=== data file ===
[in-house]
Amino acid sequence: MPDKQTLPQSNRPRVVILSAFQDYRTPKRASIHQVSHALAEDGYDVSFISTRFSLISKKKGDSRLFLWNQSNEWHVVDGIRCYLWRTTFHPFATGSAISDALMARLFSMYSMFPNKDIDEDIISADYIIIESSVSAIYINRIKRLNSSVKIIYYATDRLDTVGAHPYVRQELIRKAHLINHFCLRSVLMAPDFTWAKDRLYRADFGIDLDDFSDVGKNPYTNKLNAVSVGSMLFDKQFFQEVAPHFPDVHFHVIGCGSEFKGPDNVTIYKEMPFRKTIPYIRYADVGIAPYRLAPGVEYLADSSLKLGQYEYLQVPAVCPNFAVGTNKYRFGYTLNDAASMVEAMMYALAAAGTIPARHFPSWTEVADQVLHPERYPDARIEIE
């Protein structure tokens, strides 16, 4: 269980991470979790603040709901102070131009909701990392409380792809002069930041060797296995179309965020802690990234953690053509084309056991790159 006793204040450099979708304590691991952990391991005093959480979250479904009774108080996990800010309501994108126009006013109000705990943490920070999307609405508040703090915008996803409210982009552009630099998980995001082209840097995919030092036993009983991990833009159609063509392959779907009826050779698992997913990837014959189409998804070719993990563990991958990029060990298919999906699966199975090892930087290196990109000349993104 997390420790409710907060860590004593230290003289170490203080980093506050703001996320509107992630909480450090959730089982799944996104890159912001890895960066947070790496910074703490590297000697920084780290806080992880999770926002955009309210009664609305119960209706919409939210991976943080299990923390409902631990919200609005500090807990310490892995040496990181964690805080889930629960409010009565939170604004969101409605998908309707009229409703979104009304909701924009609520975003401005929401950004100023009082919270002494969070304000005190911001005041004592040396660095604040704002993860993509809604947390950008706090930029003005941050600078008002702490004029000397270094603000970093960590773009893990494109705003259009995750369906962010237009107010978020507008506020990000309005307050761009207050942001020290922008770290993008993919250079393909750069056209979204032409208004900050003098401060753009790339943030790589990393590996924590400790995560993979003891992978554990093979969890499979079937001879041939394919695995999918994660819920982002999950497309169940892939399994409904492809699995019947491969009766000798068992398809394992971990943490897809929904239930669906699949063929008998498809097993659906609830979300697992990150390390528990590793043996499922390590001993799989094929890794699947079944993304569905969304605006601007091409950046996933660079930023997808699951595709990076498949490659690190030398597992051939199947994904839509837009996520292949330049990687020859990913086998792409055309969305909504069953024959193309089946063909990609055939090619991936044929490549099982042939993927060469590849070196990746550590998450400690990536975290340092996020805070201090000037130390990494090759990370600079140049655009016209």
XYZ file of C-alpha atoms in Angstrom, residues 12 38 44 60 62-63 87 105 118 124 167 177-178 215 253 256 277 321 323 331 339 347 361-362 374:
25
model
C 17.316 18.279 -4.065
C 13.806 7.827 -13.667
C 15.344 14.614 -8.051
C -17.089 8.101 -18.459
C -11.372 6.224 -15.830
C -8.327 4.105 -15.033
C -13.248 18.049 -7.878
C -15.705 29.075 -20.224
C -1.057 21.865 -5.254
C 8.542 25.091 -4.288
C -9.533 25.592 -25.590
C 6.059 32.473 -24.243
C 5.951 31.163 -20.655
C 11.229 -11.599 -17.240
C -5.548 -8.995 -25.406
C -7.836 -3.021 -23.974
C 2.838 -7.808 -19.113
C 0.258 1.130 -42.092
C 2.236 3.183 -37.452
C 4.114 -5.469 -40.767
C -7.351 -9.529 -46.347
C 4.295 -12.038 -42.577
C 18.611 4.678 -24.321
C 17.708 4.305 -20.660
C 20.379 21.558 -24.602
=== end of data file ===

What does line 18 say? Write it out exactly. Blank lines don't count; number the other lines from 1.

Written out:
C 6.059 32.473 -24.243